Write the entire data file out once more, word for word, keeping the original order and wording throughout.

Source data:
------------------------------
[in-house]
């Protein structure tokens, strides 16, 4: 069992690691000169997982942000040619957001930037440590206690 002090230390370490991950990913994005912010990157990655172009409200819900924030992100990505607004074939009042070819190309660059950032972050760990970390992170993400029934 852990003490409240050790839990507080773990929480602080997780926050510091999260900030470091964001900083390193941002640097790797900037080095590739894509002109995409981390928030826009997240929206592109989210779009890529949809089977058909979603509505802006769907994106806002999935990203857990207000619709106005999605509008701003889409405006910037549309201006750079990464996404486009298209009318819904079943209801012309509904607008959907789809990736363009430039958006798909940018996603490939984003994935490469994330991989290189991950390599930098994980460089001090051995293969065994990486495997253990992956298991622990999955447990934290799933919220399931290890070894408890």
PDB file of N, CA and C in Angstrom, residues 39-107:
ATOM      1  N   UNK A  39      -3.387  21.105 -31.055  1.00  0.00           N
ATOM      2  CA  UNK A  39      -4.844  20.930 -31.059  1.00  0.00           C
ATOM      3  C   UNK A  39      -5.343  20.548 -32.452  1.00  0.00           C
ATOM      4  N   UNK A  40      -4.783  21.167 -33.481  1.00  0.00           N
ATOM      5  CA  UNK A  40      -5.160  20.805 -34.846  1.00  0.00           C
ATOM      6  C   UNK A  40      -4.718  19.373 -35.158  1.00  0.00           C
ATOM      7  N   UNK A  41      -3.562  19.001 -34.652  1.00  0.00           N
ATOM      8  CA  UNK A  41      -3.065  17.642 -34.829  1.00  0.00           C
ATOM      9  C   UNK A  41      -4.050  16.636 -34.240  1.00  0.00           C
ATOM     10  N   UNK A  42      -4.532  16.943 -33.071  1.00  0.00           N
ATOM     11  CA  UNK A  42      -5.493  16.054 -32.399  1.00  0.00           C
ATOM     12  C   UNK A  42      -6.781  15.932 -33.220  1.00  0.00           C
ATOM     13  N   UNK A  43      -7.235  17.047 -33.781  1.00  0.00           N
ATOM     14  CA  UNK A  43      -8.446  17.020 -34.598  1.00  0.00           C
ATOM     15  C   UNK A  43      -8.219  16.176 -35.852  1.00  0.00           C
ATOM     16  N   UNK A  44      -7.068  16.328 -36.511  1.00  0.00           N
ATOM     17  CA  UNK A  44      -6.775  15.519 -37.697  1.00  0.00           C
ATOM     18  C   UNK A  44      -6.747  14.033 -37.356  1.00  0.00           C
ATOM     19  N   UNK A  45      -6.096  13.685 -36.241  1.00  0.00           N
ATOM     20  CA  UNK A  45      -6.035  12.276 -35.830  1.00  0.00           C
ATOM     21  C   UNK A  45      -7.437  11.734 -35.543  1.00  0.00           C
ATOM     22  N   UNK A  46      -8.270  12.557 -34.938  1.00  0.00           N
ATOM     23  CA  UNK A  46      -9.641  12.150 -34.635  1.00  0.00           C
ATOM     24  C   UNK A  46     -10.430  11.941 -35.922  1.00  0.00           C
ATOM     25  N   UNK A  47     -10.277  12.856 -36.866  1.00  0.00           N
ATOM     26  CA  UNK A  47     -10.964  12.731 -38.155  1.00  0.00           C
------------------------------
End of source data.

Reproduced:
[in-house]
């Protein structure tokens, strides 16, 4: 069992690691000169997982942000040619957001930037440590206690 002090230390370490991950990913994005912010990157990655172009409200819900924030992100990505607004074939009042070819190309660059950032972050760990970390992170993400029934 852990003490409240050790839990507080773990929480602080997780926050510091999260900030470091964001900083390193941002640097790797900037080095590739894509002109995409981390928030826009997240929206592109989210779009890529949809089977058909979603509505802006769907994106806002999935990203857990207000619709106005999605509008701003889409405006910037549309201006750079990464996404486009298209009318819904079943209801012309509904607008959907789809990736363009430039958006798909940018996603490939984003994935490469994330991989290189991950390599930098994980460089001090051995293969065994990486495997253990992956298991622990999955447990934290799933919220399931290890070894408890």
PDB file of N, CA and C in Angstrom, residues 39-107:
ATOM      1  N   UNK A  39      -3.387  21.105 -31.055  1.00  0.00           N
ATOM      2  CA  UNK A  39      -4.844  20.930 -31.059  1.00  0.00           C
ATOM      3  C   UNK A  39      -5.343  20.548 -32.452  1.00  0.00           C
ATOM      4  N   UNK A  40      -4.783  21.167 -33.481  1.00  0.00           N
ATOM      5  CA  UNK A  40      -5.160  20.805 -34.846  1.00  0.00           C
ATOM      6  C   UNK A  40      -4.718  19.373 -35.158  1.00  0.00           C
ATOM      7  N   UNK A  41      -3.562  19.001 -34.652  1.00  0.00           N
ATOM      8  CA  UNK A  41      -3.065  17.642 -34.829  1.00  0.00           C
ATOM      9  C   UNK A  41      -4.050  16.636 -34.240  1.00  0.00           C
ATOM     10  N   UNK A  42      -4.532  16.943 -33.071  1.00  0.00           N
ATOM     11  CA  UNK A  42      -5.493  16.054 -32.399  1.00  0.00           C
ATOM     12  C   UNK A  42      -6.781  15.932 -33.220  1.00  0.00           C
ATOM     13  N   UNK A  43      -7.235  17.047 -33.781  1.00  0.00           N
ATOM     14  CA  UNK A  43      -8.446  17.020 -34.598  1.00  0.00           C
ATOM     15  C   UNK A  43      -8.219  16.176 -35.852  1.00  0.00           C
ATOM     16  N   UNK A  44      -7.068  16.328 -36.511  1.00  0.00           N
ATOM     17  CA  UNK A  44      -6.775  15.519 -37.697  1.00  0.00           C
ATOM     18  C   UNK A  44      -6.747  14.033 -37.356  1.00  0.00           C
ATOM     19  N   UNK A  45      -6.096  13.685 -36.241  1.00  0.00           N
ATOM     20  CA  UNK A  45      -6.035  12.276 -35.830  1.00  0.00           C
ATOM     21  C   UNK A  45      -7.437  11.734 -35.543  1.00  0.00           C
ATOM     22  N   UNK A  46      -8.270  12.557 -34.938  1.00  0.00           N
ATOM     23  CA  UNK A  46      -9.641  12.150 -34.635  1.00  0.00           C
ATOM     24  C   UNK A  46     -10.430  11.941 -35.922  1.00  0.00           C
ATOM     25  N   UNK A  47     -10.277  12.856 -36.866  1.00  0.00           N
ATOM     26  CA  UNK A  47     -10.964  12.731 -38.155  1.00  0.00           C